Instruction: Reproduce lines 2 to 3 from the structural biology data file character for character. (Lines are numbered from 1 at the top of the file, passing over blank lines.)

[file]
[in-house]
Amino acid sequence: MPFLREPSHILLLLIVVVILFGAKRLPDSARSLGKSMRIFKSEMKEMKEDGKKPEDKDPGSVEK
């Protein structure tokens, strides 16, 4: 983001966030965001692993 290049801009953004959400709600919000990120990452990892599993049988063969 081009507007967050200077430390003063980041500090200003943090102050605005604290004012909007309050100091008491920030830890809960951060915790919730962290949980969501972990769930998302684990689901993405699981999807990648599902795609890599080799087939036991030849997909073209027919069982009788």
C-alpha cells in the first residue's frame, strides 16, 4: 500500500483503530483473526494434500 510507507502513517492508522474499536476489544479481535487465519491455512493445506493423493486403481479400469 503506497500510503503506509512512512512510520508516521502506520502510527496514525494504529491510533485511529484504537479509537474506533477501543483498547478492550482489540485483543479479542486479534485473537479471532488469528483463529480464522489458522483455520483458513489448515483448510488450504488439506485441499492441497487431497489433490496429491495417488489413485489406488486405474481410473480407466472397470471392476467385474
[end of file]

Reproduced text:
Amino acid sequence: MPFLREPSHILLLLIVVVILFGAKRLPDSARSLGKSMRIFKSEMKEMKEDGKKPEDKDPGSVEK
């Protein structure tokens, strides 16, 4: 983001966030965001692993 290049801009953004959400709600919000990120990452990892599993049988063969 081009507007967050200077430390003063980041500090200003943090102050605005604290004012909007309050100091008491920030830890809960951060915790919730962290949980969501972990769930998302684990689901993405699981999807990648599902795609890599080799087939036991030849997909073209027919069982009788």